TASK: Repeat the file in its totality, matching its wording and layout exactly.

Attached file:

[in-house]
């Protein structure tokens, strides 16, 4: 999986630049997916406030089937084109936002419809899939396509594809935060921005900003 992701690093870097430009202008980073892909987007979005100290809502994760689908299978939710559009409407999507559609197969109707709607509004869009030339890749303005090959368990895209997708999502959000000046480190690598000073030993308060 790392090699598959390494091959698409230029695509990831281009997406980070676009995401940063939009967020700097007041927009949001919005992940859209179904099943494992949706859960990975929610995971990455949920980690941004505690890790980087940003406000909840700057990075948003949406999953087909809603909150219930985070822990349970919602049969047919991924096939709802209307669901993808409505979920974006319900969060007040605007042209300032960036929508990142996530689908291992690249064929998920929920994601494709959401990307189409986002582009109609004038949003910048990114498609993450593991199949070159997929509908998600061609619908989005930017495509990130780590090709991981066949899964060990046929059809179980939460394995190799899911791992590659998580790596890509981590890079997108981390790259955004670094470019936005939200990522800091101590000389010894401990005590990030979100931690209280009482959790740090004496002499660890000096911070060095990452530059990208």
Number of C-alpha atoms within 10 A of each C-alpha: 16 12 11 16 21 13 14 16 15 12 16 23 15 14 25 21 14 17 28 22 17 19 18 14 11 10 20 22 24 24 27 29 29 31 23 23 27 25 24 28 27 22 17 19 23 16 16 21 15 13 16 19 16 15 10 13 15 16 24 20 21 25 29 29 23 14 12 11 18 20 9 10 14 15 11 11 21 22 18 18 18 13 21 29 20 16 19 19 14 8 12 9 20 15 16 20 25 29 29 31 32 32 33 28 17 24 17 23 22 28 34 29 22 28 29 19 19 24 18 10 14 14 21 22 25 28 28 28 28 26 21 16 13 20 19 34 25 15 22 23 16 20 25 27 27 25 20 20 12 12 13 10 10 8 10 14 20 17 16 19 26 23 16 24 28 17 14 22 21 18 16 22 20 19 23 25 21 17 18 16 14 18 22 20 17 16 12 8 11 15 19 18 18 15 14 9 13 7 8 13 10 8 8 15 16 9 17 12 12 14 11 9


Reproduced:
[in-house]
């Protein structure tokens, strides 16, 4: 999986630049997916406030089937084109936002419809899939396509594809935060921005900003 992701690093870097430009202008980073892909987007979005100290809502994760689908299978939710559009409407999507559609197969109707709607509004869009030339890749303005090959368990895209997708999502959000000046480190690598000073030993308060 790392090699598959390494091959698409230029695509990831281009997406980070676009995401940063939009967020700097007041927009949001919005992940859209179904099943494992949706859960990975929610995971990455949920980690941004505690890790980087940003406000909840700057990075948003949406999953087909809603909150219930985070822990349970919602049969047919991924096939709802209307669901993808409505979920974006319900969060007040605007042209300032960036929508990142996530689908291992690249064929998920929920994601494709959401990307189409986002582009109609004038949003910048990114498609993450593991199949070159997929509908998600061609619908989005930017495509990130780590090709991981066949899964060990046929059809179980939460394995190799899911791992590659998580790596890509981590890079997108981390790259955004670094470019936005939200990522800091101590000389010894401990005590990030979100931690209280009482959790740090004496002499660890000096911070060095990452530059990208």
Number of C-alpha atoms within 10 A of each C-alpha: 16 12 11 16 21 13 14 16 15 12 16 23 15 14 25 21 14 17 28 22 17 19 18 14 11 10 20 22 24 24 27 29 29 31 23 23 27 25 24 28 27 22 17 19 23 16 16 21 15 13 16 19 16 15 10 13 15 16 24 20 21 25 29 29 23 14 12 11 18 20 9 10 14 15 11 11 21 22 18 18 18 13 21 29 20 16 19 19 14 8 12 9 20 15 16 20 25 29 29 31 32 32 33 28 17 24 17 23 22 28 34 29 22 28 29 19 19 24 18 10 14 14 21 22 25 28 28 28 28 26 21 16 13 20 19 34 25 15 22 23 16 20 25 27 27 25 20 20 12 12 13 10 10 8 10 14 20 17 16 19 26 23 16 24 28 17 14 22 21 18 16 22 20 19 23 25 21 17 18 16 14 18 22 20 17 16 12 8 11 15 19 18 18 15 14 9 13 7 8 13 10 8 8 15 16 9 17 12 12 14 11 9